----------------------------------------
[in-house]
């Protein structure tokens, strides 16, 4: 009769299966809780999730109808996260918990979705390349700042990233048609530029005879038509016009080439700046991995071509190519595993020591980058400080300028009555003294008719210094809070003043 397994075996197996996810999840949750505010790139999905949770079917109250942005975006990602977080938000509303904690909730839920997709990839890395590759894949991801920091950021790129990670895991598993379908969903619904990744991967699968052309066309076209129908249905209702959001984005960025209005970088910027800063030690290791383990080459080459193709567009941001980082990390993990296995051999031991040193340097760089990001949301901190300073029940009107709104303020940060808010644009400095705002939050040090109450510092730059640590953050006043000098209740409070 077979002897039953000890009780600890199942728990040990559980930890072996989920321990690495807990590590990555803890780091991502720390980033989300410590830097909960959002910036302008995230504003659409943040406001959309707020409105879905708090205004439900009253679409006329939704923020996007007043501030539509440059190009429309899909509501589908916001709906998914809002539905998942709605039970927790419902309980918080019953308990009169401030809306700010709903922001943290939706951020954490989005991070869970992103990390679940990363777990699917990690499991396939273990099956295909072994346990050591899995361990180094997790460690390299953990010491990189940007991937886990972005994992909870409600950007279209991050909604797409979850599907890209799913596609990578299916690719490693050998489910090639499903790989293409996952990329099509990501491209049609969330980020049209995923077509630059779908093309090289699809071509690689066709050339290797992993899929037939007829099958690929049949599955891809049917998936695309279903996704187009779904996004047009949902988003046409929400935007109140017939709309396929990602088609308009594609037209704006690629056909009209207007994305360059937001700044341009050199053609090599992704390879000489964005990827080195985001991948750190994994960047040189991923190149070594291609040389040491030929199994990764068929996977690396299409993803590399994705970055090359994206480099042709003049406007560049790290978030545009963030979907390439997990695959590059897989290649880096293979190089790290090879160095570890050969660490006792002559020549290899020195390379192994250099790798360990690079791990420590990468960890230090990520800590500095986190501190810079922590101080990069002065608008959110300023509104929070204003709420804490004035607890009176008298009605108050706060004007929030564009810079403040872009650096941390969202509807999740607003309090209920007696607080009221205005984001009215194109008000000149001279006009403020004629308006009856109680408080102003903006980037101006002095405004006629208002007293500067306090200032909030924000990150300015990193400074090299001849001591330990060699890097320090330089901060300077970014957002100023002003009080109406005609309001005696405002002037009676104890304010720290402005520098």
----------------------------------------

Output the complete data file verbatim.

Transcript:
[in-house]
């Protein structure tokens, strides 16, 4: 009769299966809780999730109808996260918990979705390349700042990233048609530029005879038509016009080439700046991995071509190519595993020591980058400080300028009555003294008719210094809070003043 397994075996197996996810999840949750505010790139999905949770079917109250942005975006990602977080938000509303904690909730839920997709990839890395590759894949991801920091950021790129990670895991598993379908969903619904990744991967699968052309066309076209129908249905209702959001984005960025209005970088910027800063030690290791383990080459080459193709567009941001980082990390993990296995051999031991040193340097760089990001949301901190300073029940009107709104303020940060808010644009400095705002939050040090109450510092730059640590953050006043000098209740409070 077979002897039953000890009780600890199942728990040990559980930890072996989920321990690495807990590590990555803890780091991502720390980033989300410590830097909960959002910036302008995230504003659409943040406001959309707020409105879905708090205004439900009253679409006329939704923020996007007043501030539509440059190009429309899909509501589908916001709906998914809002539905998942709605039970927790419902309980918080019953308990009169401030809306700010709903922001943290939706951020954490989005991070869970992103990390679940990363777990699917990690499991396939273990099956295909072994346990050591899995361990180094997790460690390299953990010491990189940007991937886990972005994992909870409600950007279209991050909604797409979850599907890209799913596609990578299916690719490693050998489910090639499903790989293409996952990329099509990501491209049609969330980020049209995923077509630059779908093309090289699809071509690689066709050339290797992993899929037939007829099958690929049949599955891809049917998936695309279903996704187009779904996004047009949902988003046409929400935007109140017939709309396929990602088609308009594609037209704006690629056909009209207007994305360059937001700044341009050199053609090599992704390879000489964005990827080195985001991948750190994994960047040189991923190149070594291609040389040491030929199994990764068929996977690396299409993803590399994705970055090359994206480099042709003049406007560049790290978030545009963030979907390439997990695959590059897989290649880096293979190089790290090879160095570890050969660490006792002559020549290899020195390379192994250099790798360990690079791990420590990468960890230090990520800590500095986190501190810079922590101080990069002065608008959110300023509104929070204003709420804490004035607890009176008298009605108050706060004007929030564009810079403040872009650096941390969202509807999740607003309090209920007696607080009221205005984001009215194109008000000149001279006009403020004629308006009856109680408080102003903006980037101006002095405004006629208002007293500067306090200032909030924000990150300015990193400074090299001849001591330990060699890097320090330089901060300077970014957002100023002003009080109406005609309001005696405002002037009676104890304010720290402005520098």